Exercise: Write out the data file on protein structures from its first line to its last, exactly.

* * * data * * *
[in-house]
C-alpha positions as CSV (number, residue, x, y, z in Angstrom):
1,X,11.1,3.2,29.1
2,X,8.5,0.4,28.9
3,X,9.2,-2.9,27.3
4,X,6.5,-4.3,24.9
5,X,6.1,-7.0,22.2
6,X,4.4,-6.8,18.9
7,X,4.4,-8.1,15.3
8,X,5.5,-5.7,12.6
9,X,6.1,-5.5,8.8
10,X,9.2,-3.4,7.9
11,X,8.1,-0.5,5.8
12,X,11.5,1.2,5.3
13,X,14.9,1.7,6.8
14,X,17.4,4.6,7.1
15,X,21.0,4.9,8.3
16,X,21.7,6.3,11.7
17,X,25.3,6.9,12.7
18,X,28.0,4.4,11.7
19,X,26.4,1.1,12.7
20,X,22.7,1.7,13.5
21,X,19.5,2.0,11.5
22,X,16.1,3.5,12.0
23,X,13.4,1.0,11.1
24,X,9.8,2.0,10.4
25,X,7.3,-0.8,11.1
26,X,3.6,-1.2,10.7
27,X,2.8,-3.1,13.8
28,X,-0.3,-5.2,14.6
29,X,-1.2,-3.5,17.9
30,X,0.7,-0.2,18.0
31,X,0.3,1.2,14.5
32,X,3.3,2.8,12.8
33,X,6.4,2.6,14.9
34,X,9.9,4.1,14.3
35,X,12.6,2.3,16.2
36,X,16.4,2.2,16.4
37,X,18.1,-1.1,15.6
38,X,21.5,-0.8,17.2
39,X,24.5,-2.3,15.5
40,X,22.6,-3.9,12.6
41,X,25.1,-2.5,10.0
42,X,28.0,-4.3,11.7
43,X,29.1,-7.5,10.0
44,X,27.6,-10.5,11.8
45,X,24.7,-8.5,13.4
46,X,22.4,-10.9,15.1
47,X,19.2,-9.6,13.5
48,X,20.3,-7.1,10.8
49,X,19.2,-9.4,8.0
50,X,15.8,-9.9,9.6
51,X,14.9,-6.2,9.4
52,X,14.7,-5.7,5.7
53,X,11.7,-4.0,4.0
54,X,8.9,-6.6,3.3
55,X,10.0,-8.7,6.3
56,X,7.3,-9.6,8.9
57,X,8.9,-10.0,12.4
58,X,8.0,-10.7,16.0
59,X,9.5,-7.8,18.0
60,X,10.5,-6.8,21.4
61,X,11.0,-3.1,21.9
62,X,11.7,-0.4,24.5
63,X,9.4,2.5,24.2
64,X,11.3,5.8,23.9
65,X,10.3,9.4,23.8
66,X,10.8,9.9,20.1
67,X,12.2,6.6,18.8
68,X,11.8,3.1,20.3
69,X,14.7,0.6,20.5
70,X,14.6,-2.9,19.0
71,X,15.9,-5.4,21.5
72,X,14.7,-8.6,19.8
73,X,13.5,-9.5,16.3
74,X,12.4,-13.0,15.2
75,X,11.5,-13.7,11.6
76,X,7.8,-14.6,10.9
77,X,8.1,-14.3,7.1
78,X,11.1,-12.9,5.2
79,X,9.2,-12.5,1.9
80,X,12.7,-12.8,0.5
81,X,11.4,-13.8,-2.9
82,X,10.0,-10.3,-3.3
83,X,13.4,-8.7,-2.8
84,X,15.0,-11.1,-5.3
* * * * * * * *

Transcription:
[in-house]
C-alpha positions as CSV (number, residue, x, y, z in Angstrom):
1,X,11.1,3.2,29.1
2,X,8.5,0.4,28.9
3,X,9.2,-2.9,27.3
4,X,6.5,-4.3,24.9
5,X,6.1,-7.0,22.2
6,X,4.4,-6.8,18.9
7,X,4.4,-8.1,15.3
8,X,5.5,-5.7,12.6
9,X,6.1,-5.5,8.8
10,X,9.2,-3.4,7.9
11,X,8.1,-0.5,5.8
12,X,11.5,1.2,5.3
13,X,14.9,1.7,6.8
14,X,17.4,4.6,7.1
15,X,21.0,4.9,8.3
16,X,21.7,6.3,11.7
17,X,25.3,6.9,12.7
18,X,28.0,4.4,11.7
19,X,26.4,1.1,12.7
20,X,22.7,1.7,13.5
21,X,19.5,2.0,11.5
22,X,16.1,3.5,12.0
23,X,13.4,1.0,11.1
24,X,9.8,2.0,10.4
25,X,7.3,-0.8,11.1
26,X,3.6,-1.2,10.7
27,X,2.8,-3.1,13.8
28,X,-0.3,-5.2,14.6
29,X,-1.2,-3.5,17.9
30,X,0.7,-0.2,18.0
31,X,0.3,1.2,14.5
32,X,3.3,2.8,12.8
33,X,6.4,2.6,14.9
34,X,9.9,4.1,14.3
35,X,12.6,2.3,16.2
36,X,16.4,2.2,16.4
37,X,18.1,-1.1,15.6
38,X,21.5,-0.8,17.2
39,X,24.5,-2.3,15.5
40,X,22.6,-3.9,12.6
41,X,25.1,-2.5,10.0
42,X,28.0,-4.3,11.7
43,X,29.1,-7.5,10.0
44,X,27.6,-10.5,11.8
45,X,24.7,-8.5,13.4
46,X,22.4,-10.9,15.1
47,X,19.2,-9.6,13.5
48,X,20.3,-7.1,10.8
49,X,19.2,-9.4,8.0
50,X,15.8,-9.9,9.6
51,X,14.9,-6.2,9.4
52,X,14.7,-5.7,5.7
53,X,11.7,-4.0,4.0
54,X,8.9,-6.6,3.3
55,X,10.0,-8.7,6.3
56,X,7.3,-9.6,8.9
57,X,8.9,-10.0,12.4
58,X,8.0,-10.7,16.0
59,X,9.5,-7.8,18.0
60,X,10.5,-6.8,21.4
61,X,11.0,-3.1,21.9
62,X,11.7,-0.4,24.5
63,X,9.4,2.5,24.2
64,X,11.3,5.8,23.9
65,X,10.3,9.4,23.8
66,X,10.8,9.9,20.1
67,X,12.2,6.6,18.8
68,X,11.8,3.1,20.3
69,X,14.7,0.6,20.5
70,X,14.6,-2.9,19.0
71,X,15.9,-5.4,21.5
72,X,14.7,-8.6,19.8
73,X,13.5,-9.5,16.3
74,X,12.4,-13.0,15.2
75,X,11.5,-13.7,11.6
76,X,7.8,-14.6,10.9
77,X,8.1,-14.3,7.1
78,X,11.1,-12.9,5.2
79,X,9.2,-12.5,1.9
80,X,12.7,-12.8,0.5
81,X,11.4,-13.8,-2.9
82,X,10.0,-10.3,-3.3
83,X,13.4,-8.7,-2.8
84,X,15.0,-11.1,-5.3